Politics

Keir Starmer's 'golden opportunity' on immigration – but doubts remain for new prime minister

From the asylum system to fixing broken rhetoric, here's what experts say Keir Starmer needs to do on immigration

Keir Starmer and his wife Victoria stand on the steps of Number 10 Downing Street

Starmer has won a landslide. What will his time in power hold for immigration? Image: Kirsty O'Connor/No 10 Downing Street/Flickr

Keir Starmer finds himself inside Downing Street and setting out on his term as prime minister, with immigration set to remain prominent – both in terms of politics and policy.

Starmer has promised to kill the Rwanda scheme, reduce net migration, and introduce a new border security command. Labour has also confirmed it will not immediately stop housing asylum seekers on the Bibby Stockholm barge.

Meanwhile, Nigel Farage has become an MP at the eighth attempt, while his Reform party gained four MPs and a greater vote share than the Liberal Democrats.

But what will really happen? We spoke to some experts to find out.

‘The politics around immigration are not fundamentally changed’

The monumental landslide for Labour does not necessarily represent a shift in the tenor of the UK’s conversations around immigration, said Steve Valdez-Symonds, Amnesty International UK’s refugee and migrant rights director.

“The concern is that the politics around immigration are not fundamentally changed. It does appear that there will be a significant change in the way in which people who are already here seeking asylum will be treated, and that in itself will be welcome,” said Valdez-Symonds.

“It doesn’t really feel that there is a fundamental change in thinking that the priority when it comes to asylum is to ensure that this country plays a full part in its shared responsibilities for protecting refugees.”

While “Stop the Boats” was not a slogan to deliver an election victory for the Conservatives, and Starmer will scrap the Rwanda scheme, a tone of hostility still concerned Valdez-Symonds.

“It doesn’t seem that Labour is any more relaxed about wider immigration than their predecessors. On the wider immigration front, I suppose the concern will be that there will be a further effort to try and make things harsh and difficult for people who come to the country,” he said.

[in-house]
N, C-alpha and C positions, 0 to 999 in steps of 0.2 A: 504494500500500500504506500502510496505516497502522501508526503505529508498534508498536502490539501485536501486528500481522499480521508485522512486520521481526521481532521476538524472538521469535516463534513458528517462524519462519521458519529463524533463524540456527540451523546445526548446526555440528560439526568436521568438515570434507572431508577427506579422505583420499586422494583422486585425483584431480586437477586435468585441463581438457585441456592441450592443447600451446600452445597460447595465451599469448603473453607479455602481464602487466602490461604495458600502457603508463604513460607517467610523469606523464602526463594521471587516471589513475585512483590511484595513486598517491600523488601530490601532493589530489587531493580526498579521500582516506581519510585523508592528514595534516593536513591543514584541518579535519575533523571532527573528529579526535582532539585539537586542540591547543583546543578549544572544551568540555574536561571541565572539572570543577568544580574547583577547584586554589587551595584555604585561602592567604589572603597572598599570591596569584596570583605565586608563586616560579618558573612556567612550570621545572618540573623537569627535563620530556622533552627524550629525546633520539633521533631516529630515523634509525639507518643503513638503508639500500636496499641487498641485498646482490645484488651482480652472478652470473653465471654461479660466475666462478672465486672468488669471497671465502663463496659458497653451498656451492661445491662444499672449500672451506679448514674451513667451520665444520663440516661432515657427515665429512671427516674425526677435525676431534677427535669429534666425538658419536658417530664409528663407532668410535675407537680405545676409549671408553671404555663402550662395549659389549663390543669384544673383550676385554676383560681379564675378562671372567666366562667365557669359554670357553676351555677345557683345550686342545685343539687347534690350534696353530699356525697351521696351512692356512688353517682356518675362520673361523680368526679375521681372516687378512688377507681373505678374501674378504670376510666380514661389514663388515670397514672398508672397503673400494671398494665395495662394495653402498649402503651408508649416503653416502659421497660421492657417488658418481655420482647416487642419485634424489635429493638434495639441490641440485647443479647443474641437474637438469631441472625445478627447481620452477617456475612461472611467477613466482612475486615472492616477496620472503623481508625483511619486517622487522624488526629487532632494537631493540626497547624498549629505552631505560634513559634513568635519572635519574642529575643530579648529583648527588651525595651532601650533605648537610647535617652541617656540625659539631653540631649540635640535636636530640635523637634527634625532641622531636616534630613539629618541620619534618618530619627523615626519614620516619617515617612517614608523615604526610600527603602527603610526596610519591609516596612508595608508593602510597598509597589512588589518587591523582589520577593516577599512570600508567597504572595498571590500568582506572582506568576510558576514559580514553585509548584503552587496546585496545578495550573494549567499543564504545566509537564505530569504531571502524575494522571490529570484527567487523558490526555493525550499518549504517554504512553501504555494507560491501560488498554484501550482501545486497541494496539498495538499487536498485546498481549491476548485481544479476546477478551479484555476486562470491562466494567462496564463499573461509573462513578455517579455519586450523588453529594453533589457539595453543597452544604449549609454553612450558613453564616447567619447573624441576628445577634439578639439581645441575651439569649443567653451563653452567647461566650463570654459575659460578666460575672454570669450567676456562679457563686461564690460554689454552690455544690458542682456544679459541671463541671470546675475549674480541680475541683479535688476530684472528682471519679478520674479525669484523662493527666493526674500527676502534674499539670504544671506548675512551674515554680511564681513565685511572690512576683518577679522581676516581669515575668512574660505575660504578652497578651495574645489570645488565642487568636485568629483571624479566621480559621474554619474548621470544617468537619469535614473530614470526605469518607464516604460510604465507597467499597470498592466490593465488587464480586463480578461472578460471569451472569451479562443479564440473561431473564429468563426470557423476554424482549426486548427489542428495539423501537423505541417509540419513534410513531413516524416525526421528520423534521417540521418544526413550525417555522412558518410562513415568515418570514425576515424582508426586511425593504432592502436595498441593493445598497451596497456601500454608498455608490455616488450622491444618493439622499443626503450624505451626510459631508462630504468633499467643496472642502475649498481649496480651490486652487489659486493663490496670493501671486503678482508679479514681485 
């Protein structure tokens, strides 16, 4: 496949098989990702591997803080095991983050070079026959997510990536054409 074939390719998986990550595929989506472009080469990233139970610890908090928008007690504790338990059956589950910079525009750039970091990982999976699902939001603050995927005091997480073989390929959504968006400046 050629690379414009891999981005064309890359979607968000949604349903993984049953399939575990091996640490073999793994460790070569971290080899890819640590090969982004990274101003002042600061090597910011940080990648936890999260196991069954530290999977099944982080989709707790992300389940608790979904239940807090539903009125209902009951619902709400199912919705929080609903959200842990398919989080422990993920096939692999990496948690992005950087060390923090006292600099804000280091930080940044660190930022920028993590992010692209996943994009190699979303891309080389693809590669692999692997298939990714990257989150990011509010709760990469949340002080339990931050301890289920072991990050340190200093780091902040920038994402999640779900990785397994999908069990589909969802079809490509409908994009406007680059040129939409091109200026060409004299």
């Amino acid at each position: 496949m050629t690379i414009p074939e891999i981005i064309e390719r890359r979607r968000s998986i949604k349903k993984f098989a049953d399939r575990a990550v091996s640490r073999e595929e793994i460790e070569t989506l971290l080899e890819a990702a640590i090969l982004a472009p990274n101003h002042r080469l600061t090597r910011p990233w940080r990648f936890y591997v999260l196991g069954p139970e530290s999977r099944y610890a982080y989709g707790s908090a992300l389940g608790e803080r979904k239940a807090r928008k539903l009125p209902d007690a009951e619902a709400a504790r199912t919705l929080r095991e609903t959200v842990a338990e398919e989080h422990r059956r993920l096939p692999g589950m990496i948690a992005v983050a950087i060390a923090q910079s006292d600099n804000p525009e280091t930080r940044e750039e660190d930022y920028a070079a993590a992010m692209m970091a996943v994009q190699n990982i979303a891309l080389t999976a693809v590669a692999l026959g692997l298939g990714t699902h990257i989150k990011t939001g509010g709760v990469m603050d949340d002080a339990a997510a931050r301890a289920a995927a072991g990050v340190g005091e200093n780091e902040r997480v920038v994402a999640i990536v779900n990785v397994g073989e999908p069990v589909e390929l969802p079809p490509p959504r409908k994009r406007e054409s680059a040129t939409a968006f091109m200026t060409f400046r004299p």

“In the very early days of this government there is at least some opportunity to try and impress on them, that really something a bit more radical by way of change than just more policing efforts and security and walls is what’s needed.”

Doubts over Starmer’s plans for a Border Security Command

While the Rwanda scheme is off the table, both immigration and the asylum system will remain a major job for Starmer, said Steve Smith, CEO of Care4Calais, the charity which took the government to court over the Rwanda scheme and halted removals.

“He has to face dealing with not just an enormous backlog of asylum claims that have been processed in such a plodding and leaden-footed way that the backlog has built up to an extraordinary height. He also has to deal with tens of thousands of individuals who have been left in limbo,” Smith told the Big Issue.

A key part of Starmer’s offering was a new Border Security Command, funded by scrapping Rwanda. This “carrot” to Tory voters, said Smith, may not end up happening. The UK is no longer in the EU, no longer has access to the European Arrest Warrant system, and cannot access the Schengen Information System for tracking cross-border activity.

“Many if not most of the people smugglers operate out of the UK anyway. How do you do those things with their bank accounts, their property, their illicit earnings, when all of those things are happening offshore in Europe?” asked Smith.

“I would rather hope it sort of withers on the vine”.

Instead, Smith hoped Starmer would allow offshore screening of individual cases, with safe routes provided to reduce the number attempting to enter the UK via illegal means.

“When they get here, for goodness sake allow them to work,” Smith added. “Being stuck in limbo for one, two years, whatever, they can become completely isolated from work and community, and therefore starting again from scratch becomes so much more difficult.”

A ‘golden opportunity’

“The newly elected Labour government has a golden opportunity to fix our chaotic, costly and dysfunctional asylum system once and for all,” said Enver Solomon, CEO of the Refugee Council.

This goes beyond scrapping the Rwanda scheme, to repealing the Illegal Migration Act and expanding safe routes. But a wider change around immigration can be effected, said Solomon.

“Above all, the new Labour government needs to reset Home Office culture to ensure that everyone who comes to this country in search of safety, from countries such as Afghanistan, Syria and Sudan, is treated with compassion and supported to integrate into our communities,” Solomon said.

“It must also govern in a different language – one that speaks to the importance of a shared humanity and a shared society where all of us can play a part.”

‘It’s not a time to be complacent’

The end of the government’s plans to send asylum seekers to Rwanda to have their claims processed was met with relief by Mary Atkinson of the Joint Centre for the Welfare of Immigrants.

“We’re very relieved that it’s been taken off the table, and it’s been an incredibly stressful election for a lot of our clients with this scheme hanging in the balance. It’s taken a toll on people’s mental wellbeing. We’re looking forward to seeing a post-Rwanda reality,” said Atkinson.

“It’s not a time to be complacent. The vote share Reform got could be taken as a message. The new government needs to be careful about that. It’s clear that anti-migration messaging has been compelling to people. But the statistics don’t lie. People up and down the country are increasingly pro-migration.”

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